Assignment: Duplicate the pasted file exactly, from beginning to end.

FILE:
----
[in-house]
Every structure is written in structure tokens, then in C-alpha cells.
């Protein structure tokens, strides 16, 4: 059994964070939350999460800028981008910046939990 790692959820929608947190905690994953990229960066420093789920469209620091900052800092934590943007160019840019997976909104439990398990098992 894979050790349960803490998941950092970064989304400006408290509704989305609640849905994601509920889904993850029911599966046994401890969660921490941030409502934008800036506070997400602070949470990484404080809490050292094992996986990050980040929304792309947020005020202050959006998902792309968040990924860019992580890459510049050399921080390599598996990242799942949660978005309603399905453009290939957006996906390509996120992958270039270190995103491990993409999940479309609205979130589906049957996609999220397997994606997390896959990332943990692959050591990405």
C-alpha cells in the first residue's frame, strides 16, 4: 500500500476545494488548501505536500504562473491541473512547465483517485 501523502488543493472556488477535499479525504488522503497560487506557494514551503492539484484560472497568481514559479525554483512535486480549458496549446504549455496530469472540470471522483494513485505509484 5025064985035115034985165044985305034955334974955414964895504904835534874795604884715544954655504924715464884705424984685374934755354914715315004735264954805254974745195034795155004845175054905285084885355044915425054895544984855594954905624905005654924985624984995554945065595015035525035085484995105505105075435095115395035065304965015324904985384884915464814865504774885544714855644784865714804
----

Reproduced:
[in-house]
Every structure is written in structure tokens, then in C-alpha cells.
């Protein structure tokens, strides 16, 4: 059994964070939350999460800028981008910046939990 790692959820929608947190905690994953990229960066420093789920469209620091900052800092934590943007160019840019997976909104439990398990098992 894979050790349960803490998941950092970064989304400006408290509704989305609640849905994601509920889904993850029911599966046994401890969660921490941030409502934008800036506070997400602070949470990484404080809490050292094992996986990050980040929304792309947020005020202050959006998902792309968040990924860019992580890459510049050399921080390599598996990242799942949660978005309603399905453009290939957006996906390509996120992958270039270190995103491990993409999940479309609205979130589906049957996609999220397997994606997390896959990332943990692959050591990405």
C-alpha cells in the first residue's frame, strides 16, 4: 500500500476545494488548501505536500504562473491541473512547465483517485 501523502488543493472556488477535499479525504488522503497560487506557494514551503492539484484560472497568481514559479525554483512535486480549458496549446504549455496530469472540470471522483494513485505509484 5025064985035115034985165044985305034955334974955414964895504904835534874795604884715544954655504924715464884705424984685374934755354914715315004735264954805254974745195034795155004845175054905285084885355044915425054895544984855594954905624905005654924985624984995554945065595015035525035085484995105505105075435095115395035065304965015324904985384884915464814865504774885544714855644784865714804